The details of his bill haven’t been released yet, but the measure is expected to include provisions to ensure that there’s diversity in the cannabis market, expunge prior marijuana records and allocate tax revenue to reinvest in communities most impacted by the war on drugs.
When Martinez released a legalization bill last year, it did not provide for home cultivation, though it would’ve imposed a $50 fine without the threat of jail time for people who grow up to three mature plants.
For her part, Gov. Michelle Lujan Grisham (D) has repeatedly talked about the need to legalize as a means to boost the economy, especially amid the coronavirus pandemic. She said during a State of the State address last week that “a crisis like the one we’ve experienced last year can be viewed as a loss or as an invitation to rethink the status quo—to be ambitious and creative and bold.”
The governor also included cannabis legalization as part of her 2021 legislative agenda that she released last month and said in a recent interview that she’s “still really optimistic about cannabis” this session.
That optimism is bolstered by the fact that several anti-legalization Democrats, including the Senate president pro tem and the Finance Committee chair, were ousted by progressive primary challengers last year.
Additional pressure to end cannabis prohibition this year is coming from neighboring Arizona, where voters approved legalization in November and where sales officially launched last week.
New Mexico shares another border with Colorado, one of the first states to legalize for adult use. Cannabis is also expected to be legalized across the southern border in Mexico, with lawmakers facing a Supreme Court mandate to end prohibition by April 2021.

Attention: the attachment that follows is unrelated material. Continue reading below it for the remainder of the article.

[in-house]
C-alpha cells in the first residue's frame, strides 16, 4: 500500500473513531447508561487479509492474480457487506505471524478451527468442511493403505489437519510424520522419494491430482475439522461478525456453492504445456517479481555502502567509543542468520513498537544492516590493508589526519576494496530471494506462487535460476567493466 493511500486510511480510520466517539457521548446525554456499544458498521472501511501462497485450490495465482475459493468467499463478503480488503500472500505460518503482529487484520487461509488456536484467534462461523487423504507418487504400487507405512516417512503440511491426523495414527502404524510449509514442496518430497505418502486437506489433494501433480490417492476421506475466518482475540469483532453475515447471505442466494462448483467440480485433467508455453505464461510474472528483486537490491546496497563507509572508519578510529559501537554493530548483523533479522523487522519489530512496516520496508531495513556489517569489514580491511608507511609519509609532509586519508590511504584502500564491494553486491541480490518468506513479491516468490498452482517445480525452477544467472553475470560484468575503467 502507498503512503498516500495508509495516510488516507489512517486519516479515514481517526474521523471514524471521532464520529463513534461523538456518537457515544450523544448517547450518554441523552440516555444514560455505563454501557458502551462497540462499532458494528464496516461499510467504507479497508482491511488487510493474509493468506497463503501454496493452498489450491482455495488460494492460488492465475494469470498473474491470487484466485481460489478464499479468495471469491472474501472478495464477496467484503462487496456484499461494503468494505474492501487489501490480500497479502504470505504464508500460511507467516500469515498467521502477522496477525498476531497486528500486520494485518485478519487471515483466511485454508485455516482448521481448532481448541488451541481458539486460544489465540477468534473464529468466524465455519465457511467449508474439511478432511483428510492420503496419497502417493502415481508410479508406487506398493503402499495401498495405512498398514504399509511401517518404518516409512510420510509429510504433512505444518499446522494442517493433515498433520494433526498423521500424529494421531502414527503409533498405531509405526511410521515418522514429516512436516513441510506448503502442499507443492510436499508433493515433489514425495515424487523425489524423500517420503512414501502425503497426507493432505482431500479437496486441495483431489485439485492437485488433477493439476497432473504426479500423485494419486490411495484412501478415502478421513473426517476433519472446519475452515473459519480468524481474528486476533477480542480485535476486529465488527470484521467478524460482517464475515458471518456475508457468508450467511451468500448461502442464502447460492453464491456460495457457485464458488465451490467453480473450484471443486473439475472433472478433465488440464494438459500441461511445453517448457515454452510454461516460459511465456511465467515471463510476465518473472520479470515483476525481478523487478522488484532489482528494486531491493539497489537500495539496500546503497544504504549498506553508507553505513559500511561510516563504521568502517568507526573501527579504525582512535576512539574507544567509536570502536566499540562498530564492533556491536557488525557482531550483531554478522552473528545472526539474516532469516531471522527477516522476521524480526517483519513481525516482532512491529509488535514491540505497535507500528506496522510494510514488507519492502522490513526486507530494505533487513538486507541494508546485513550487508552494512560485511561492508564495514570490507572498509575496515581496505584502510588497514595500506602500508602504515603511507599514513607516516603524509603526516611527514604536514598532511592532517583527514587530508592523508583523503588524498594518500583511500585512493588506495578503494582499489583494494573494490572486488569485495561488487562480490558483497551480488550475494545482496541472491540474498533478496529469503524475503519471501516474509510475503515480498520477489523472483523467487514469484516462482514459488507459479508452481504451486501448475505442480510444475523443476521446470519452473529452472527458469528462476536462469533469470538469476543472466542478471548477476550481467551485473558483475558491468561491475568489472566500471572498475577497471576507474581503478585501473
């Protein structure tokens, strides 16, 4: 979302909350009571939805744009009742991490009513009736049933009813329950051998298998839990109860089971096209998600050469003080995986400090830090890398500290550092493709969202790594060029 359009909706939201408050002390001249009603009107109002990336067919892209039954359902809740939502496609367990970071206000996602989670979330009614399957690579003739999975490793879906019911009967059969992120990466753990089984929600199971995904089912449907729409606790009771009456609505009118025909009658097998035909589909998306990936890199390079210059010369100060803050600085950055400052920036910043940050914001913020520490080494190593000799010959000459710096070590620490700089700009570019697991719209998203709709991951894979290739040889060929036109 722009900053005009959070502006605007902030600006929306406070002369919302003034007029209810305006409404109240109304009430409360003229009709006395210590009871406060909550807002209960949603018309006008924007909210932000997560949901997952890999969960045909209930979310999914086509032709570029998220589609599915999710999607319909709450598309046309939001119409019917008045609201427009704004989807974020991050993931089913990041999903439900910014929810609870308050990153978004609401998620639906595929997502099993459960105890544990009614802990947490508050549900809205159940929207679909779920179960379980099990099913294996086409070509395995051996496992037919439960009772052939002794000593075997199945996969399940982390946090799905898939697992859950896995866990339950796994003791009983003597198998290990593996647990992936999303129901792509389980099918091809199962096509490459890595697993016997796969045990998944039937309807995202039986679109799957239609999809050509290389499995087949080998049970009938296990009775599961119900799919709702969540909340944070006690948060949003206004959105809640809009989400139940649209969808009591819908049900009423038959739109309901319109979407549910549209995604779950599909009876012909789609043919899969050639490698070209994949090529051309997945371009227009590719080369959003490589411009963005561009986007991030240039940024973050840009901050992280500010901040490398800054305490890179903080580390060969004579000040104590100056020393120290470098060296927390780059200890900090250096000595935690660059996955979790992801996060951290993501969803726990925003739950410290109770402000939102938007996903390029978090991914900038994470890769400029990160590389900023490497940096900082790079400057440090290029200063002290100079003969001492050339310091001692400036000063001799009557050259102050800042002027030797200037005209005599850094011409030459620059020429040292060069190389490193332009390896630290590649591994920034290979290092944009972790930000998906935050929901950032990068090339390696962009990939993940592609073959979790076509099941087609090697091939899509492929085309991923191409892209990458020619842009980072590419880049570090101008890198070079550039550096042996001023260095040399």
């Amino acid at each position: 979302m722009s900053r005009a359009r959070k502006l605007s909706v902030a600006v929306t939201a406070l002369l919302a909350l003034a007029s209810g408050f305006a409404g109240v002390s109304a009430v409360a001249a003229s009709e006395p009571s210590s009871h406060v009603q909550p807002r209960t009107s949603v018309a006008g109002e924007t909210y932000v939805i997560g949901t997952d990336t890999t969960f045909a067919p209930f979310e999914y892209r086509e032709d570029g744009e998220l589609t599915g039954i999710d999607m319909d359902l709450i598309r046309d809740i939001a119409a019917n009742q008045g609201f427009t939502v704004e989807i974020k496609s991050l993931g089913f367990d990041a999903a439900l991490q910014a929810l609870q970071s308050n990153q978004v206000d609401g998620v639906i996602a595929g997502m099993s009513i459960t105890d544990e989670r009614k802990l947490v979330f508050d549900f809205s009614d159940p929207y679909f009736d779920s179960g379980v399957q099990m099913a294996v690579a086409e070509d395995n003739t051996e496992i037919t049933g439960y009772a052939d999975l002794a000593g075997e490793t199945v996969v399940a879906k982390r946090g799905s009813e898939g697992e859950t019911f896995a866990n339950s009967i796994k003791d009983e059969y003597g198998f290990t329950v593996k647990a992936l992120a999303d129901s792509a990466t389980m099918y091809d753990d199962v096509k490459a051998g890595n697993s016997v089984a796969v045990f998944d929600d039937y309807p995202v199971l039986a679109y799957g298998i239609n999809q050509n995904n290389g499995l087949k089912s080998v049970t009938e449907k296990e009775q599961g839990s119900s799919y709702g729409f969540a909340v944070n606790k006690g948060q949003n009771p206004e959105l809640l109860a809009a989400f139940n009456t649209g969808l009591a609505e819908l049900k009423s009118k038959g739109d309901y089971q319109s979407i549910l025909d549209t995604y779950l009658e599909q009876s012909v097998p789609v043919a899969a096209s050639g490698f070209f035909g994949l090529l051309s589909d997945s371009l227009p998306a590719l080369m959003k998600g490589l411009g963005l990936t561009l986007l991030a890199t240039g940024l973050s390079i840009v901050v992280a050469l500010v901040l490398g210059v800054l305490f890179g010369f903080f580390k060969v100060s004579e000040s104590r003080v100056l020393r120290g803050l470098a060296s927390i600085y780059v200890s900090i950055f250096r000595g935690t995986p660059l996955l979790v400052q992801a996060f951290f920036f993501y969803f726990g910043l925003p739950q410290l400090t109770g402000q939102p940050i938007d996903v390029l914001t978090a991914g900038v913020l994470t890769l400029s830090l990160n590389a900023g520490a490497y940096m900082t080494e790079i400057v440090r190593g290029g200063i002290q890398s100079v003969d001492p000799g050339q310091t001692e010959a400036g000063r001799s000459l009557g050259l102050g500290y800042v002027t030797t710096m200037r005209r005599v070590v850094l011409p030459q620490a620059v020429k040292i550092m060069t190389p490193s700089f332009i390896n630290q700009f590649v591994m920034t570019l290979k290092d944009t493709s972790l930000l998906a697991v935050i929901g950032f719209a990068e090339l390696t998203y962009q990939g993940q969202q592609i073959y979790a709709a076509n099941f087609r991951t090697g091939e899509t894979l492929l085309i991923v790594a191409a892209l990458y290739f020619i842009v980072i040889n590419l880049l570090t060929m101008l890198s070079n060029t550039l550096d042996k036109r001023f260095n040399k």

Last year, a bill to legalize cannabis for adult use passed one Senate committee last year only to be rejected in another before the end of the 30-day session.
At least five pieces of marijuana legalization legislation in total are being prepared in the legislature this year, according to a top lawmaker, and so what the program might ultimately look like is an open question.
Senate Majority Leader Peter Wirth (D) said last month that he’s been having conversations with lawmakers about what needs to be prioritized in reform legislation. That includes ensuring that it promotes social equity and protects the state’s existing medical cannabis system.
Polling indicates that voters are ready for the policy change. A survey released in October found that a strong majority of New Mexico residents are in favor of legalization with social equity provisions in place, and about half support decriminalizing drug possession more broadly.
In May, the governor signaled that she was considering actively campaigning against lawmakers who blocked her legalization bill in 2020. She also said that she’s open to letting voters decide on the policy change via a ballot referendum if lawmakers can’t send a legalization bill to her desk.
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Published: 2021-02-02 21:41:54